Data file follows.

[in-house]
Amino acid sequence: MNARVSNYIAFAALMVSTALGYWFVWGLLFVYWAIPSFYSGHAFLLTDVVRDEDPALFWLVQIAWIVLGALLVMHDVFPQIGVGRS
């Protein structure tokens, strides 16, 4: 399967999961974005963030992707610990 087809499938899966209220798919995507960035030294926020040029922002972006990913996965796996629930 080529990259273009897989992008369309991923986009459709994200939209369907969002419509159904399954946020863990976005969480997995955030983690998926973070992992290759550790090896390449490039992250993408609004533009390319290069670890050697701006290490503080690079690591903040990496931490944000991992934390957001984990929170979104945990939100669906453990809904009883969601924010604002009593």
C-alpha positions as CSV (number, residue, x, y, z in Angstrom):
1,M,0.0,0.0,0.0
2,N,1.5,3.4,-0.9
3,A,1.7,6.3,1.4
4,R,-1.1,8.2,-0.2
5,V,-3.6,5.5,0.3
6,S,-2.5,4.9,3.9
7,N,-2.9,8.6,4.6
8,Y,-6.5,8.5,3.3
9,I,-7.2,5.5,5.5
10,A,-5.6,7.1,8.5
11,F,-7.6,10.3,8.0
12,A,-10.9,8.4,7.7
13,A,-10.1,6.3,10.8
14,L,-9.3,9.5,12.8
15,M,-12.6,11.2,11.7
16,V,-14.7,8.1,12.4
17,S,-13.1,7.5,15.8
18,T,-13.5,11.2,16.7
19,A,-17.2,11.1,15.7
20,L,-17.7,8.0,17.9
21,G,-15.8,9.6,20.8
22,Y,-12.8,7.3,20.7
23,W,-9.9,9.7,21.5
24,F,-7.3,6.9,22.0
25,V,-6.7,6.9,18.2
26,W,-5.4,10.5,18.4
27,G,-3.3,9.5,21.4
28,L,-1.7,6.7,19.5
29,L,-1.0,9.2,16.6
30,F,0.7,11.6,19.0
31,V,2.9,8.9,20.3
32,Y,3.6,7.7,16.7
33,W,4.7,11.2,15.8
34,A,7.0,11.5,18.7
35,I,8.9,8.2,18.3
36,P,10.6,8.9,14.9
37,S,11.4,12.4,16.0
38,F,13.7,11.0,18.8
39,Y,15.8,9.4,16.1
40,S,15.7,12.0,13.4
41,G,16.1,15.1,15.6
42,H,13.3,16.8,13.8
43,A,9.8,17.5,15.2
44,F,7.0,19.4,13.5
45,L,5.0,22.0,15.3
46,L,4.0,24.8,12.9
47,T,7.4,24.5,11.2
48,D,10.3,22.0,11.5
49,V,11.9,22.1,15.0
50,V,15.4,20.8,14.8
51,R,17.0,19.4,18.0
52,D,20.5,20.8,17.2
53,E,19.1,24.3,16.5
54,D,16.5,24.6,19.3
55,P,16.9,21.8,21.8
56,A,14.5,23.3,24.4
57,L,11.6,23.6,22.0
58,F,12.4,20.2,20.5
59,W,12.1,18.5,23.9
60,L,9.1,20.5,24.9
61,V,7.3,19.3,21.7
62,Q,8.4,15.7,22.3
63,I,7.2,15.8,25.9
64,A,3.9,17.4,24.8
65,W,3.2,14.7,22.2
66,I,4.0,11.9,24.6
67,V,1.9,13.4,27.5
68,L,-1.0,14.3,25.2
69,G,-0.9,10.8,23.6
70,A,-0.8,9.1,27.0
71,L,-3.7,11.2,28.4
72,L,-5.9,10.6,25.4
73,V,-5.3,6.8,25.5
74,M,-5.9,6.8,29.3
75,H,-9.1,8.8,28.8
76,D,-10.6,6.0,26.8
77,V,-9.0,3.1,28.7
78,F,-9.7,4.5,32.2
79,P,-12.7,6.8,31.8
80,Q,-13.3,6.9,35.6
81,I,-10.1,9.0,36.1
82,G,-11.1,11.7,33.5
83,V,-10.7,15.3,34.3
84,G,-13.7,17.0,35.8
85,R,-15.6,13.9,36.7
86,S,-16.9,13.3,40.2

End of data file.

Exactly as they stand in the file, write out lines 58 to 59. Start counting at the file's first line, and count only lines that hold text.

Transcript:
54,D,16.5,24.6,19.3
55,P,16.9,21.8,21.8